The high-purpose of uni brands
Rankings: irrelevant and wrong for universities
States of pain: where the pandemic hurt unis hard
There’s more in the Mail
In Features, David Myton talks to Monash VC and Universities Australia chair Margaret Gardner.
Plan locally, brag globally
The University of Sydney sponsored the Tuesday night dinner at ranking agency QS’s “reimaging education” event in Philadelphia. CMM hears UniSydney was at the conference promoting its new degree structure. “A great setting to celebrate innovation in education & introduce our new curriculum,” DVC Duncan Ivison said.
This must have been just what people from the University of Sao Paulo, 18 US universities and the Jordan University of Science and Technology, among others, wanted to hear about. And ANU, Monash and QUT people attending must have loved going all that way to hear about a local competitor.
Where campuses are cosmopolitan
International students at on-shore Australian university campuses reached 21.1 per cent of student populations last year, up 1.4 per cent on 2015, to 269 000. Universities well above the national average include the universities of Sydney (31.2 per cent), UNSW (29.7 per cent), UTS (28.4), Melbourne (33.7) plus ANU (31 per cent) and Monash U (29.4 per cent). Outside high-status inner-city institutions Federation U stands out with internationals making up 35 per cent of student.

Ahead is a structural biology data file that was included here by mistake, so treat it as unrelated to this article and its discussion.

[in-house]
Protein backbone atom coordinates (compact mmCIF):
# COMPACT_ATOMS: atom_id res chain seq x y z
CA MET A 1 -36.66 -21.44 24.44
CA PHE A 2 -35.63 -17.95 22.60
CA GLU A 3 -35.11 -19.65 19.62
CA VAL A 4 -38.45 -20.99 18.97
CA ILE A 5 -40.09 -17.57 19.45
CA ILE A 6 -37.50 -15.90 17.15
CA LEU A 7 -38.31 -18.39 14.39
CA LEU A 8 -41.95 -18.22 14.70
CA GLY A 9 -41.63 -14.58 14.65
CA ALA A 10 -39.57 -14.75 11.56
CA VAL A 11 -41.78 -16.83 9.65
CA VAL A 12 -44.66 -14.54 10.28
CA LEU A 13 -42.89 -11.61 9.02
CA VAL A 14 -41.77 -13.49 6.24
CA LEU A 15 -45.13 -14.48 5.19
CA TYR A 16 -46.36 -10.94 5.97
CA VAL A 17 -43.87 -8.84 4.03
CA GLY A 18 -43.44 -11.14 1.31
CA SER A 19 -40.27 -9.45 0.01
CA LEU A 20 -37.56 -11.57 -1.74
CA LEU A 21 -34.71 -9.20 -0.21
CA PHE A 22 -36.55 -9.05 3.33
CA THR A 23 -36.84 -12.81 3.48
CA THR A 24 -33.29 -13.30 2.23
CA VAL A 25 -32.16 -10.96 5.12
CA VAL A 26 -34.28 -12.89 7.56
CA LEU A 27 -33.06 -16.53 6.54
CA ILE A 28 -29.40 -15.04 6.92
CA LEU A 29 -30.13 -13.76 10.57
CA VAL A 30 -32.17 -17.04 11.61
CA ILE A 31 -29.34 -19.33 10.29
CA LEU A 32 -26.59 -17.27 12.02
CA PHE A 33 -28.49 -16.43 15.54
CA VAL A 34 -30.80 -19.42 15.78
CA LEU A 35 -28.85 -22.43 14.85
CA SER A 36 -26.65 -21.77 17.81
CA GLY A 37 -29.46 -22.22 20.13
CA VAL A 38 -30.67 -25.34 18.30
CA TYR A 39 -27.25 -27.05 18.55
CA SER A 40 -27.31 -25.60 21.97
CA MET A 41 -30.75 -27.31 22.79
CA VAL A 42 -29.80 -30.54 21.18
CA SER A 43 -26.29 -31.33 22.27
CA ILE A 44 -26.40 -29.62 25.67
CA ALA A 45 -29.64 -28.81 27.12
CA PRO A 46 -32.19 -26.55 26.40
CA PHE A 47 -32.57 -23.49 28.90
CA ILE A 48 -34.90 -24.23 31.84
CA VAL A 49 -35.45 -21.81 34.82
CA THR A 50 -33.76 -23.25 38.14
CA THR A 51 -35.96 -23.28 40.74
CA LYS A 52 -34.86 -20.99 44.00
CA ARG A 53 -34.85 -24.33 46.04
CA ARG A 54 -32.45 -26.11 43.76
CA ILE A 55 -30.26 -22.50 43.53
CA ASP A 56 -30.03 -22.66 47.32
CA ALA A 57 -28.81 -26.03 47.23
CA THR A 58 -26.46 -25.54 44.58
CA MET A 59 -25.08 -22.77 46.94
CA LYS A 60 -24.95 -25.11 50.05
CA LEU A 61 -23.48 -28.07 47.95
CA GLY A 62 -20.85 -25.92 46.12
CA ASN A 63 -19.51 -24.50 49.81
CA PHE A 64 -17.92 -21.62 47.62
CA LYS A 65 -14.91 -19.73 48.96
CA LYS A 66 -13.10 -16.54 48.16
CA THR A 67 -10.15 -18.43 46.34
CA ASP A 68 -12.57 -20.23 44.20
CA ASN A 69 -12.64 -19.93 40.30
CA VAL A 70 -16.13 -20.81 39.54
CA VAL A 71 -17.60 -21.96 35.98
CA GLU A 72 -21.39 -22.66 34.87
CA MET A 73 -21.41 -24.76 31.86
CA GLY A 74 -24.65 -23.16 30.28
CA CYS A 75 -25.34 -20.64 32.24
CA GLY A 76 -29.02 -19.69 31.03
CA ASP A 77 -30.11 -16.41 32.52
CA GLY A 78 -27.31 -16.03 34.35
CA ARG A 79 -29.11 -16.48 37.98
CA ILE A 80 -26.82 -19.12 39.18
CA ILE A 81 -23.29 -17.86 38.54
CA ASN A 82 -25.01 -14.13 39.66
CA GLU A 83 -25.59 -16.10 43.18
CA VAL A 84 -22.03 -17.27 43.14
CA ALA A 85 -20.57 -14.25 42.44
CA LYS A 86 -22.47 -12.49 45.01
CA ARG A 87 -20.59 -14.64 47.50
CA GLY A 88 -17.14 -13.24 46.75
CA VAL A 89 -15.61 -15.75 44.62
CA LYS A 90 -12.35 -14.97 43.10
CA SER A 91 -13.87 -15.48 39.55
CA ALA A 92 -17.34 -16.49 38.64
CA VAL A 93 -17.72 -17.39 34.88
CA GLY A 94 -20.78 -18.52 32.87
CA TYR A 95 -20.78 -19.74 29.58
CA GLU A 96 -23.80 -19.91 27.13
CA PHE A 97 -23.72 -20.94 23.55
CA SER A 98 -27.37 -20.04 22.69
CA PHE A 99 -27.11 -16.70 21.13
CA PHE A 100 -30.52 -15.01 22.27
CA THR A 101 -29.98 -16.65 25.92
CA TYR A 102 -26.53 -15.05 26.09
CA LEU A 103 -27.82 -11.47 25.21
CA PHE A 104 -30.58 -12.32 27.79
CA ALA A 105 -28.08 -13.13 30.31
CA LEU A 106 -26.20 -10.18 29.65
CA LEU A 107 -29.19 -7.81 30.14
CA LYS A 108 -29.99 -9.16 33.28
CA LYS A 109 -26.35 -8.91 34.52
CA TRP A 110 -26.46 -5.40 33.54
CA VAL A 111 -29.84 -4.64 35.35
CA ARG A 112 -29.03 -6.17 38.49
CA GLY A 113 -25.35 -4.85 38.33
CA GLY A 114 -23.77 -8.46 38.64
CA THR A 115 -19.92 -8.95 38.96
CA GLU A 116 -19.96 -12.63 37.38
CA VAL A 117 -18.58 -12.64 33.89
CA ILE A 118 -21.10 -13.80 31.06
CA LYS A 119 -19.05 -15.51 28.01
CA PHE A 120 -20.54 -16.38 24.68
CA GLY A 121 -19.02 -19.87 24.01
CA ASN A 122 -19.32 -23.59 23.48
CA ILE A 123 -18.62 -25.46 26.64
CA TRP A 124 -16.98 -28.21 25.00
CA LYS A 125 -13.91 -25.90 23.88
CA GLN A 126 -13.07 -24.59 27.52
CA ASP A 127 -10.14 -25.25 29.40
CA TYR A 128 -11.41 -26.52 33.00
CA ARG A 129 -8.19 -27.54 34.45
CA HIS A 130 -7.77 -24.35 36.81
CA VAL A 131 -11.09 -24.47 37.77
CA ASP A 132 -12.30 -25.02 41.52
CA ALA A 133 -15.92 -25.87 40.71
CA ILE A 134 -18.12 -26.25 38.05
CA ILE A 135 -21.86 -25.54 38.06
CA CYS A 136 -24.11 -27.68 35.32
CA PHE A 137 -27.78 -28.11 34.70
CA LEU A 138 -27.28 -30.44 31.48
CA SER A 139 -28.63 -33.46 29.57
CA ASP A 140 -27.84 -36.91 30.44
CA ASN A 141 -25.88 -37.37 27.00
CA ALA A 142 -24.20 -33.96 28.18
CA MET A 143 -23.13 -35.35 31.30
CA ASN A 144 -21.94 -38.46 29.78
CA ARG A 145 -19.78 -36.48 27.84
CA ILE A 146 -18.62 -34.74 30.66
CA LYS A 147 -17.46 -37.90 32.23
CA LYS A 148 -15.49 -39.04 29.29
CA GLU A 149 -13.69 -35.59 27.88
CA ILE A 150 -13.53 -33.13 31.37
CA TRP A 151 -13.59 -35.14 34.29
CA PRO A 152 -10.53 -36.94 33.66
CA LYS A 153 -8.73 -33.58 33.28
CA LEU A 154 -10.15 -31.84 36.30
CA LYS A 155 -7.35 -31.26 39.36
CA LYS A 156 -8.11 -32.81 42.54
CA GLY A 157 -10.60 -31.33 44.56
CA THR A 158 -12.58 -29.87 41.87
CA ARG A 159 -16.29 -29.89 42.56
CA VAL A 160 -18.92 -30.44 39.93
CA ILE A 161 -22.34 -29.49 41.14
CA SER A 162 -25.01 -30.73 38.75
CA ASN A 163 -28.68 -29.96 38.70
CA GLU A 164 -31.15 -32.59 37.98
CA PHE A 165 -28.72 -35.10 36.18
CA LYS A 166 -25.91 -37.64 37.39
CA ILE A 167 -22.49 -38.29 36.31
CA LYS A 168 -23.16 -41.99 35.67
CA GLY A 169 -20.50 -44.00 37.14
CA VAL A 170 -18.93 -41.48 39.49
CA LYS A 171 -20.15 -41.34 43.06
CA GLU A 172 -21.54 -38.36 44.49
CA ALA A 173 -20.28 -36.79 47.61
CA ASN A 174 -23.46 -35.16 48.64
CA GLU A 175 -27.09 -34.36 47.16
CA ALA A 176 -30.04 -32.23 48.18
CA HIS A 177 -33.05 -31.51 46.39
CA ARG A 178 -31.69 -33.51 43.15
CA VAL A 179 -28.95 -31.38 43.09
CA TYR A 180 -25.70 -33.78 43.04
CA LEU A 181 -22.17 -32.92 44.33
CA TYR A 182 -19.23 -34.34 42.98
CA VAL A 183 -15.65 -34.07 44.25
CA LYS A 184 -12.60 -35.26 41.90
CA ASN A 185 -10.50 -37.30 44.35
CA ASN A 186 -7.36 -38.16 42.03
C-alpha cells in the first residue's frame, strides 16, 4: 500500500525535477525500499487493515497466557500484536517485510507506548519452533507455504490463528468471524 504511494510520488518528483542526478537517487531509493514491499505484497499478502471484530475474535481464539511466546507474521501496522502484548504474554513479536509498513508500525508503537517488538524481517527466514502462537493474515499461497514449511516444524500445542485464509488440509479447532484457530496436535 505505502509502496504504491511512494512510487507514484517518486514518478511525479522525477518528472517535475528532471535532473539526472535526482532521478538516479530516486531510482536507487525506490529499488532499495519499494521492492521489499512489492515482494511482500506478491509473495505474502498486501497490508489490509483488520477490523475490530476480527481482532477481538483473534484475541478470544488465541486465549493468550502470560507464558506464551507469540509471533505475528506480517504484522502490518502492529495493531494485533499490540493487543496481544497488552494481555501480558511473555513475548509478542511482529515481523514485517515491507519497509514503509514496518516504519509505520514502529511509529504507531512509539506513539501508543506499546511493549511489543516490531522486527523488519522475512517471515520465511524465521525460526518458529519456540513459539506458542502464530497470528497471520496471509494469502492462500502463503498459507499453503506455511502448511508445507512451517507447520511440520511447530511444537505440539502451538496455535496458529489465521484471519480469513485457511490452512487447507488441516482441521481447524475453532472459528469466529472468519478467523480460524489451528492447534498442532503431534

Universities who do not attract big proportions of international students include; UNE (5 per cent), University of Newcastle (11 per cent) and Murdoch U (11 per cent). At least managements at these three need not live in fear of Australia falling out of favour in Beijing or New Delhi. “I could not open the doors without international fees,” a big-metro uni VC tells CMM
Group of Eight wins big in competitive medical research grants
The National Health and Medical Research Council announced and re-announced a bunch of grants yesterday. Most of the money was new but a big-ish bucket was already out there, from previous rounds and courtesy of Health Minister Greg Hunt, Aged Care Minister Kern Wyatt and Assistant Health Minister David Gillespie announcing local funding, notably in Perth and Newcastle, over recent weeks. Commendable productivity – as a learned reader points out, given the amount of money involved these grants need regular reporting for maximum political benefit.
Overall competitive grant announcements for all of 2017 were given out on a predictable path. The Group of Eight needed pantechnicons to transport their funding while other institutions did it on a fixie with a shopping basket.
Monash University drove away in a mighty rig, carrying off $103m, it was followed by the University of Sydney ($97m), University of Melbourne ($95m), UNSW ($83m) University of Queensland ($67m), UWA ($32m), University of Adelaide ($31m) and ANU ($18m). All up the Group of Eight accounted for $546m, a touch under 65 per cent of competitive grants.